Don’t tell anyone, but I get very, very nervous about delivering workshops to school children. Who knows what they might do?! Unripe humans! But it was my sacred duty as poet-in-residence at the Hartlepool WW1 archive project to spend a morning on a boat, sorry ship, on a ship, with 25 Year Five children, on a ship, writing about the ship that we were on. This ship.
Luckily, mostly what these unripe humans did was to get very excited by the joys of writing poetry, especially when they find out they have the powers of Amazing Adjectives and Super Similes! (Favourite extended simile of the day – “as red as a devil, sitting on lava, eating a bloody heart, in an Arsenal strip”)
We collectively made a poem describing the ship by describing its many parts, textures, surfaces. It worked. I smoothed out the edges. It’s now online on the archive website here – give it a read? You can find some more of mine up there too.
I spent the weekend in St Andrews as a performer at StAnza, Scotland’s international poetry festival. Lucky, lucky, lucky me! Collected from the station, treated with unfailing courtesy and unflappability by every staff member and volunteer, fed at the poet’s buffet for free throughout the weekend, delivered back to my home-bound train in timely fashion – bliss!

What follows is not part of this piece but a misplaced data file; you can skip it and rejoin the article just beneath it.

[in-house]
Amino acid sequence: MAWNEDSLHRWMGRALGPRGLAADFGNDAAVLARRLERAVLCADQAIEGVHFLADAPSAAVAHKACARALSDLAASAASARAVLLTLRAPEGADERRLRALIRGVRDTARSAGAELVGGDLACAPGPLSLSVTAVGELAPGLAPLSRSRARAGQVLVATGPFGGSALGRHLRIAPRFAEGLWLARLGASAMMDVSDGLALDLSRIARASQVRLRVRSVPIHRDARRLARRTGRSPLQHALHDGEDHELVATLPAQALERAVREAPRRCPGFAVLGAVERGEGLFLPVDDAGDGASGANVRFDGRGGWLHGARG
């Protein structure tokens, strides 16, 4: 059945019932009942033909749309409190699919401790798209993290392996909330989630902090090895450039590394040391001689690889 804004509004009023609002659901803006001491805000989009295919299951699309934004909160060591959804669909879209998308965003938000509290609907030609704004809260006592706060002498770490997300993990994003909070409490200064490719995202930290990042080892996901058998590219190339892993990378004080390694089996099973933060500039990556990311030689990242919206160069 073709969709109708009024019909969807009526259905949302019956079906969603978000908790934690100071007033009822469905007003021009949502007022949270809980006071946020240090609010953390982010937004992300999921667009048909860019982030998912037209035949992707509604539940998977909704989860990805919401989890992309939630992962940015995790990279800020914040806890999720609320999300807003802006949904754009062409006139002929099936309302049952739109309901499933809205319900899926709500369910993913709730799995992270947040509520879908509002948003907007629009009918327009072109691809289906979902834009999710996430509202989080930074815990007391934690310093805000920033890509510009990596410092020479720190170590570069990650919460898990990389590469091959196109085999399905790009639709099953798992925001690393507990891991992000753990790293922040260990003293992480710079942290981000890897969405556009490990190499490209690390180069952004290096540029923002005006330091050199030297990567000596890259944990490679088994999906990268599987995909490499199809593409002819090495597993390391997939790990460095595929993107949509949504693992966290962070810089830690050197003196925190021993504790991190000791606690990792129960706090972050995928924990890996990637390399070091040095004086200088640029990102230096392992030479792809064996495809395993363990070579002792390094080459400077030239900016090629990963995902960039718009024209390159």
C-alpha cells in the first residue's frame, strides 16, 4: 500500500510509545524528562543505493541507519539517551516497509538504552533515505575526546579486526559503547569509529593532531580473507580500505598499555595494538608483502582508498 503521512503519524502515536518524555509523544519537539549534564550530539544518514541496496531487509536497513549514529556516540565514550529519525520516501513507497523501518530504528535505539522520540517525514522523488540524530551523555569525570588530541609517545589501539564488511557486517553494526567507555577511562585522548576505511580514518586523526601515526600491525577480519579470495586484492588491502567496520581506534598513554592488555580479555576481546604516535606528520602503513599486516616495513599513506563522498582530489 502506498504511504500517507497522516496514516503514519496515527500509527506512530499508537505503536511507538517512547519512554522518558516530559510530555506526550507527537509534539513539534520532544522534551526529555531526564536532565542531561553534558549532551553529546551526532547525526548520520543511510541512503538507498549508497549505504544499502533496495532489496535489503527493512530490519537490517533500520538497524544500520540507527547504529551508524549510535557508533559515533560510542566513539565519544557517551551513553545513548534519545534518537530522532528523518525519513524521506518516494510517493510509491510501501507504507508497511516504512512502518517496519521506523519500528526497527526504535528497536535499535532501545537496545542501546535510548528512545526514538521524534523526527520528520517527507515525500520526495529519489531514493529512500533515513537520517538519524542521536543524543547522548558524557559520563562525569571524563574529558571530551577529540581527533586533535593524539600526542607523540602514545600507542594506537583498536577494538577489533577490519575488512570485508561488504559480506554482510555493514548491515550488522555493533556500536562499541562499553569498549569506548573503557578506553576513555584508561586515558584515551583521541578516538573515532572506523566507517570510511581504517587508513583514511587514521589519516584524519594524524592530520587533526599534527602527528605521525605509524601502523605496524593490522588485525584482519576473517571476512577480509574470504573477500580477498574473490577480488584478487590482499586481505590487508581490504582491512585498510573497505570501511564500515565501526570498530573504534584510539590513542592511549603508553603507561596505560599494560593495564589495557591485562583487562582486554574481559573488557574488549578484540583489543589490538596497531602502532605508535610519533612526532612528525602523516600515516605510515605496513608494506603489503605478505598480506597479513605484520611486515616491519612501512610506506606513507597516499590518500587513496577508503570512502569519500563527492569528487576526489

This was my first time to StAnza, and even had I not received the perks of performer status I would have been bowled over by the finely-tuned balance of the programming, the range of poetic styles encompassed, and the inventiveness of the ‘extras’ such as table-side performances and hashtag poetry. (By the way, my set -collection launch went very well. There are reviews here and here, which I don’t expect anyone but my mum to actually read. Hi Mum!)
In one day you could attend: a serious breakfast talk about the concept of the body in poetry, led by a diverse panel of poets including multi-award winning Andrew McMillan and arch-innovator SJ Fowler; an intimate gathering in a graceful oval drawing room, hung with green watered silk wallpaper and garnished with immaculate white orchids, listening to Pascale Petit fill it with hummingbirds and jaguars; a lunchtime hour of sheer entertainment from a spoken word show like Jemima Foxtrot‘s Melody; an afternoon of splurge-buying beautiful small press poetry collections and chapbooks; a double-bill main stage presentation of classic readings by Jo Shapcott right next to multi-lingual near-operatic sound poetry from Nora Gomringer (complete with jazz drummer); and then round it all off with a poetry slam hosted by current BBC Champion Scott Tyrrell.
Frankly, what this kind of programming says to me is that the team who put this festival together know their poetry, widely and deeply, and are passionate about it in all its various glories – at times to the point of fangirldom! If you have any love at for poetry, you should go. And it doesn’t hurt that a. St Andrews is charming and b. it has both gelaterias and second hand book shops. Perfect.